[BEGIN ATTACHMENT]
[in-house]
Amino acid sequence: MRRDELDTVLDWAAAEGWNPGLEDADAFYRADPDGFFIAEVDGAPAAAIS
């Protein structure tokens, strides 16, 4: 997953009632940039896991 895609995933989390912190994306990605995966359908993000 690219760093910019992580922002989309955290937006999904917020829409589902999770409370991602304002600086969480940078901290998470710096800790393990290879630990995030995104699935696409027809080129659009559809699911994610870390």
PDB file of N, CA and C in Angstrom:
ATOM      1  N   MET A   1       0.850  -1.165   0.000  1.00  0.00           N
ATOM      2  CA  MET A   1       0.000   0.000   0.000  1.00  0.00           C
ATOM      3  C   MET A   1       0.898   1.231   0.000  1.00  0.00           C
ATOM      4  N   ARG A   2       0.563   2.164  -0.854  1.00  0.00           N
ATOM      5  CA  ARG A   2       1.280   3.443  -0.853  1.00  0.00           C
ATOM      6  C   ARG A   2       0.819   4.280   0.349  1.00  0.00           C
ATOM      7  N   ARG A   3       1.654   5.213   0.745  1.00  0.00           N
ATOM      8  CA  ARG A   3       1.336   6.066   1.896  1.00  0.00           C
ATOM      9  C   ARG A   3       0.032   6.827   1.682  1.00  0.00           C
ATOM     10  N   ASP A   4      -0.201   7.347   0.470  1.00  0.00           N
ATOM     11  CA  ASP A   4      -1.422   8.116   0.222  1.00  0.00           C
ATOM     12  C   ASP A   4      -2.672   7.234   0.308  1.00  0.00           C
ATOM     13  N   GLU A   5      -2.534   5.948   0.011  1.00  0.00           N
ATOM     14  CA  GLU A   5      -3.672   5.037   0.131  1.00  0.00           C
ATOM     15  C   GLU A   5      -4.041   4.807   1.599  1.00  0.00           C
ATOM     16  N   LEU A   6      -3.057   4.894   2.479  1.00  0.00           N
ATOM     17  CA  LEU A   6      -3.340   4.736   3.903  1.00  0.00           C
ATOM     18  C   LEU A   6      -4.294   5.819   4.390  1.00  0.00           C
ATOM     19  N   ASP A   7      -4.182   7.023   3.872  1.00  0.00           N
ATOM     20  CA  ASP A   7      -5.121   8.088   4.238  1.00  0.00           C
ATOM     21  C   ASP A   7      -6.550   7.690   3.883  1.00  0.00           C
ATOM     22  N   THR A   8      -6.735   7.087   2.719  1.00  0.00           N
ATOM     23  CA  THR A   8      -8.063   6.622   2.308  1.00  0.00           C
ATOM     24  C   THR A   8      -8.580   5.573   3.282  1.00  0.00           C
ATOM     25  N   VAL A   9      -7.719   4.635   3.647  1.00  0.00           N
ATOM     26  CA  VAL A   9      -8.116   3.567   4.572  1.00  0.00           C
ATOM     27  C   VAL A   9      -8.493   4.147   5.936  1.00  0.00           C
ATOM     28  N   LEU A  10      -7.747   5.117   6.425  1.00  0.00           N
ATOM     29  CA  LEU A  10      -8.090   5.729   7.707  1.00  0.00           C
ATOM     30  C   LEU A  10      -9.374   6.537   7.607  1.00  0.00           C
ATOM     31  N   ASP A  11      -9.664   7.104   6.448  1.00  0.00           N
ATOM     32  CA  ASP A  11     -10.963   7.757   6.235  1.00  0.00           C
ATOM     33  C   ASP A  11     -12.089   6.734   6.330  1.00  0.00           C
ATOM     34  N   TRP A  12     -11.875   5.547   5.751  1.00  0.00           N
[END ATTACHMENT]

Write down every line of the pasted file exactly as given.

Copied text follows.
[in-house]
Amino acid sequence: MRRDELDTVLDWAAAEGWNPGLEDADAFYRADPDGFFIAEVDGAPAAAIS
């Protein structure tokens, strides 16, 4: 997953009632940039896991 895609995933989390912190994306990605995966359908993000 690219760093910019992580922002989309955290937006999904917020829409589902999770409370991602304002600086969480940078901290998470710096800790393990290879630990995030995104699935696409027809080129659009559809699911994610870390």
PDB file of N, CA and C in Angstrom:
ATOM      1  N   MET A   1       0.850  -1.165   0.000  1.00  0.00           N
ATOM      2  CA  MET A   1       0.000   0.000   0.000  1.00  0.00           C
ATOM      3  C   MET A   1       0.898   1.231   0.000  1.00  0.00           C
ATOM      4  N   ARG A   2       0.563   2.164  -0.854  1.00  0.00           N
ATOM      5  CA  ARG A   2       1.280   3.443  -0.853  1.00  0.00           C
ATOM      6  C   ARG A   2       0.819   4.280   0.349  1.00  0.00           C
ATOM      7  N   ARG A   3       1.654   5.213   0.745  1.00  0.00           N
ATOM      8  CA  ARG A   3       1.336   6.066   1.896  1.00  0.00           C
ATOM      9  C   ARG A   3       0.032   6.827   1.682  1.00  0.00           C
ATOM     10  N   ASP A   4      -0.201   7.347   0.470  1.00  0.00           N
ATOM     11  CA  ASP A   4      -1.422   8.116   0.222  1.00  0.00           C
ATOM     12  C   ASP A   4      -2.672   7.234   0.308  1.00  0.00           C
ATOM     13  N   GLU A   5      -2.534   5.948   0.011  1.00  0.00           N
ATOM     14  CA  GLU A   5      -3.672   5.037   0.131  1.00  0.00           C
ATOM     15  C   GLU A   5      -4.041   4.807   1.599  1.00  0.00           C
ATOM     16  N   LEU A   6      -3.057   4.894   2.479  1.00  0.00           N
ATOM     17  CA  LEU A   6      -3.340   4.736   3.903  1.00  0.00           C
ATOM     18  C   LEU A   6      -4.294   5.819   4.390  1.00  0.00           C
ATOM     19  N   ASP A   7      -4.182   7.023   3.872  1.00  0.00           N
ATOM     20  CA  ASP A   7      -5.121   8.088   4.238  1.00  0.00           C
ATOM     21  C   ASP A   7      -6.550   7.690   3.883  1.00  0.00           C
ATOM     22  N   THR A   8      -6.735   7.087   2.719  1.00  0.00           N
ATOM     23  CA  THR A   8      -8.063   6.622   2.308  1.00  0.00           C
ATOM     24  C   THR A   8      -8.580   5.573   3.282  1.00  0.00           C
ATOM     25  N   VAL A   9      -7.719   4.635   3.647  1.00  0.00           N
ATOM     26  CA  VAL A   9      -8.116   3.567   4.572  1.00  0.00           C
ATOM     27  C   VAL A   9      -8.493   4.147   5.936  1.00  0.00           C
ATOM     28  N   LEU A  10      -7.747   5.117   6.425  1.00  0.00           N
ATOM     29  CA  LEU A  10      -8.090   5.729   7.707  1.00  0.00           C
ATOM     30  C   LEU A  10      -9.374   6.537   7.607  1.00  0.00           C
ATOM     31  N   ASP A  11      -9.664   7.104   6.448  1.00  0.00           N
ATOM     32  CA  ASP A  11     -10.963   7.757   6.235  1.00  0.00           C
ATOM     33  C   ASP A  11     -12.089   6.734   6.330  1.00  0.00           C
ATOM     34  N   TRP A  12     -11.875   5.547   5.751  1.00  0.00           N